Susan Swan Yoga


Based on teachings by the late Dr B P Pillai

Director of the Institute of Yogic Culture, Trivandum, S India

Watch my 3 part Video Playlist demonstrating this Kriyas practice in detail.    

These four Kriyas will cleanse and stimulate the internal organs of the body.

Kapalabhati (meaning 'shining skull') cleanses the sinuses

Brahmamudra boosts the immune syste, cleansing the respiratory tract and relaxing tension around the neck. 

Agnisara and Tharangaka stimulate the stomach, duodenum, small intestine and large intestine.  They also help with assimilaton, elimination and release of trapped gas.

These exercises are best practised in the morning, preferrably sitting cross legged if possible, seated on a block or bolster if required.  


  1. This is practised with alternate nostrils.  Use the thumb of the right hand to close the right nostril and the ring finger to close the left.  Pumping the breath out with some force and allowing the inhalation to be more passive.  Start by blocking the right nostril and exhale/inhale through left nostril, retain the breath closing both nostrils for 2 seconds, then exhale/inhale through right nostril and retain as above for 2 seconds.  Repeat for around a minute. 
  2. Using the right hand again to close off alternate nostrils and with a gentle throaty breath:  Inhale through left nostril for 2 seconds, retain for 2 seconds, exhale through right nostril for 2 seconds, inhale right for 2 seconds, retain for 2 seconds and exhale through left nostril for 2 seconds.  Repeat for several rounds.  Next increase the inhale and exhale to 3 seconds but maintain the retention for 2 seconds.  Lastly, increase the inhale/exhale to 4 seconds.


  1. Turn your head to the right, syncronising with your exhale making a gentle throaty 'oooo-aaaaah' sound gradually opening the mouth as wide as possible.  Turn the head back to the centre with a throaty 'uuummm' sound, syncronising the movement with the exhale.  Repeat this to the left side.  Continue about 5 - 10 times.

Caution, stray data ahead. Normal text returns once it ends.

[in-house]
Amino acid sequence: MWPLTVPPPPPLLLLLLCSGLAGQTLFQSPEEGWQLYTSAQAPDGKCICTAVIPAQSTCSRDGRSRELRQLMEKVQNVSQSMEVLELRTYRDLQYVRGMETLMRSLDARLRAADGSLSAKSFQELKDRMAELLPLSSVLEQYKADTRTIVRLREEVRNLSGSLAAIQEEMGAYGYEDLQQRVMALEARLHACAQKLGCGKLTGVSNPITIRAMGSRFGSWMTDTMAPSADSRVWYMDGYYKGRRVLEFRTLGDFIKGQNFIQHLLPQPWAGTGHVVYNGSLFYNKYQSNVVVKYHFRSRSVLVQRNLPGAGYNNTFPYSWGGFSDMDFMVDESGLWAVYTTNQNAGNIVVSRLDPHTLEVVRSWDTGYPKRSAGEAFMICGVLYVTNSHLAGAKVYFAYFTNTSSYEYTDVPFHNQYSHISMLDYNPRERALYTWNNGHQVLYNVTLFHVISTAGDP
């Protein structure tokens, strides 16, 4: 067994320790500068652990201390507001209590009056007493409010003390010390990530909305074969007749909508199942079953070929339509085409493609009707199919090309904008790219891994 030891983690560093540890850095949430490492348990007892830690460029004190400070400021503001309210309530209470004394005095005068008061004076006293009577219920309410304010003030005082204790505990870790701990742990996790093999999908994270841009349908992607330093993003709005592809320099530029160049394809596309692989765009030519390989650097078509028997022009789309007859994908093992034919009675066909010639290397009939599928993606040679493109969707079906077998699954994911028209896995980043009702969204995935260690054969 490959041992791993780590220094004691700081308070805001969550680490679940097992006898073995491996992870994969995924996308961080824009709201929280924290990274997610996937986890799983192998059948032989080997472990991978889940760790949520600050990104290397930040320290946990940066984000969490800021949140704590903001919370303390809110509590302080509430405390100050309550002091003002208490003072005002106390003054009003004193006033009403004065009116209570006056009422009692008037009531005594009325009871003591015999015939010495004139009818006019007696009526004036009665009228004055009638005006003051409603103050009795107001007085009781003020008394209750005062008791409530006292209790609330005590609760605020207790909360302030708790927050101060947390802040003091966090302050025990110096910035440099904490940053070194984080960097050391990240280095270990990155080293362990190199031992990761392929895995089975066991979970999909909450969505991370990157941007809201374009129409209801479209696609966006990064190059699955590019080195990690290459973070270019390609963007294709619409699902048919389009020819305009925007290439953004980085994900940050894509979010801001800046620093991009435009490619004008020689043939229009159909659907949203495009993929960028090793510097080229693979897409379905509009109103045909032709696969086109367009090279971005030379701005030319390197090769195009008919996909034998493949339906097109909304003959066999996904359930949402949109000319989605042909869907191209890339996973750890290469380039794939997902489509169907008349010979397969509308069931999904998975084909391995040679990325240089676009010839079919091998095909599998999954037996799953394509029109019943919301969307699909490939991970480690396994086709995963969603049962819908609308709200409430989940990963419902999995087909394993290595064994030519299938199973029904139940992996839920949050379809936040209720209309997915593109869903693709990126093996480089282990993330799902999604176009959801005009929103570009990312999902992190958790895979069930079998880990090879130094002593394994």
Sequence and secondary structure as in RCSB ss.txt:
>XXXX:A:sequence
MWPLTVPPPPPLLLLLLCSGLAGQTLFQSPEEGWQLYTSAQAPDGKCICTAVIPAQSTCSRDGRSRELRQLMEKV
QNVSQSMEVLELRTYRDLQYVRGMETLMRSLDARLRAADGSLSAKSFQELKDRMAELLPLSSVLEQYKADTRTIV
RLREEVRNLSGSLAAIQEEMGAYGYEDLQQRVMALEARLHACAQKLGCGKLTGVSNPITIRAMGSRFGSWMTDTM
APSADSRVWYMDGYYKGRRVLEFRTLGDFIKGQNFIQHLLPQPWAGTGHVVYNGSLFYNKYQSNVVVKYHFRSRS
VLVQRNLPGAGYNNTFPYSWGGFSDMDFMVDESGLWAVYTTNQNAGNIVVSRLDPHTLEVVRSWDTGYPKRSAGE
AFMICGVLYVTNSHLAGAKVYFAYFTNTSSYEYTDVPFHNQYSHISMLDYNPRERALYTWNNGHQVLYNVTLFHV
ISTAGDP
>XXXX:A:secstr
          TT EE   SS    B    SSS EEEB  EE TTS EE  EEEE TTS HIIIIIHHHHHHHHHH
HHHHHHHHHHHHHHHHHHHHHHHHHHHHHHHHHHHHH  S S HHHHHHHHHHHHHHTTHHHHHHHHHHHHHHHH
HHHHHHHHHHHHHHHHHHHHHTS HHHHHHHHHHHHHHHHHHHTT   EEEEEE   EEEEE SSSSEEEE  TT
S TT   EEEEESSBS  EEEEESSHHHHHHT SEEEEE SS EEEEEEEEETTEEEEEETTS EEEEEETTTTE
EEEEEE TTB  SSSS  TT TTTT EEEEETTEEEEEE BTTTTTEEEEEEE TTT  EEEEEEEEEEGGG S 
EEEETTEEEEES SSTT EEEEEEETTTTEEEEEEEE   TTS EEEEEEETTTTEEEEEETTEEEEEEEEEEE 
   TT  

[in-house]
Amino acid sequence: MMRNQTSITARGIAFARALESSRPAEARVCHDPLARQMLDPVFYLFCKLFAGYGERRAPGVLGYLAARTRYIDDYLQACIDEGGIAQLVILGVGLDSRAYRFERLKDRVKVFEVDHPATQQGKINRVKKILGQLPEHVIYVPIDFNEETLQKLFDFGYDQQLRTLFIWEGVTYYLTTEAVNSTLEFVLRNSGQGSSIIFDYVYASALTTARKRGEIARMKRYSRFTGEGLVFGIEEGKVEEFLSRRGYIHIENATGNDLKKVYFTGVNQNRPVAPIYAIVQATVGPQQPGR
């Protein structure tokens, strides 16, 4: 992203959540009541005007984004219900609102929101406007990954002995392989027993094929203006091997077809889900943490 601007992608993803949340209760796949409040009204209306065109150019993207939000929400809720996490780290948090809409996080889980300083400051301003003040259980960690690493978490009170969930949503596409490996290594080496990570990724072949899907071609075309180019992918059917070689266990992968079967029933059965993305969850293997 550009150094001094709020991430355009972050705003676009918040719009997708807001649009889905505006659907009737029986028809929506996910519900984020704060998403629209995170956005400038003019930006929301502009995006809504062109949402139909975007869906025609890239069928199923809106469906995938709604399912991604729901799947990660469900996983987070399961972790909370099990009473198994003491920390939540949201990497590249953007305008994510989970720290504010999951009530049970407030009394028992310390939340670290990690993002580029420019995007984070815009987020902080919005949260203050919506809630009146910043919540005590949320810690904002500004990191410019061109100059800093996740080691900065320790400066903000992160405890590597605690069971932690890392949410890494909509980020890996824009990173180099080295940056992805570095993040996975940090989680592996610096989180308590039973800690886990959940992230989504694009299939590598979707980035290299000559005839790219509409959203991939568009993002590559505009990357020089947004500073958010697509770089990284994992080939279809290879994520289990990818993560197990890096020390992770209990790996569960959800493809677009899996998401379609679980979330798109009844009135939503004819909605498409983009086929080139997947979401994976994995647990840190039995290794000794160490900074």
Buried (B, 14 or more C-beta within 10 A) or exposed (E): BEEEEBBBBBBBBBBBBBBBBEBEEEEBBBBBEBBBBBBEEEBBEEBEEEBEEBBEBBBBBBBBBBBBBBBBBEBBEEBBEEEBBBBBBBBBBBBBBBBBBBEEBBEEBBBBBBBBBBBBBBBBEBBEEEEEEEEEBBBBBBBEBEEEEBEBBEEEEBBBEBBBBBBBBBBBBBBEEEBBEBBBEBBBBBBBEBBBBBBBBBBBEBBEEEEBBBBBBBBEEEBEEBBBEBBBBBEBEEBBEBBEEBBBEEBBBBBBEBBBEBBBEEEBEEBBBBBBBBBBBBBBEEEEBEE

2. Similar to above except the head rolls round in a half circle on the exhale and is brought straight down to the chest on the inhale. 

Agnisara Kriya

Agni is the digestive fire and this practice stimulates and balances it.  Practise this with crossed legs if possible and lean forwards slightly.  

  1. Exhale for 4 seconds and draw in the upper portion of the abdomen (above the navel) towards the spine, breathe in counting to 4 and allowing the abdomen to resume original position.  Repeat several times.
  2. Repeat, reducing the length of the inhalation/exhalation to 2 seconds; further reduce to 1 second.  
  3. Spead up further, pumping the upper abdomen and retaining a rhythm.
  4. Next, exhale for 4 seconds drawing the entire abdomen (above and below the navel) in towards the spine.  Without pausing inhale quicly and allow the abdomen to relax strongly forwards (you can sniff the inhale).  Repeat 3 times, building up to 5 and then to 10 times. 
  5. This is a bit like circling with a 'hula hoop' but remaining seated.  Begin circling anti-clockwise, pull the entire abdomen in as you lean back slightly, exhaling, then circle round to the right; inhale and relax the abdoment forward then circle back to the left.  Repeat up to 10 times then repeat clockwise.

Tharangaka (that which makes waves)

Sit cross legged and lean forward slightly.  This begins as a 4 part discreet movement but will eventually evolve into a smooth rippling movement.  

Think of the upper abdomen as the area above the navel and the lower as the area below.  Inhale to begin then repeat the following several times. 

  1. Exhale half way drawing the upper abdomen in towards the spine.
  2. Continue exhaling drawing in the lower abdomen so entire abdomen is pulled towards spine.
  3. Inhale half way as you release the upper abdomen back out to its original position.
  4. Continue inhaling and allow the lower abdomen to resume position.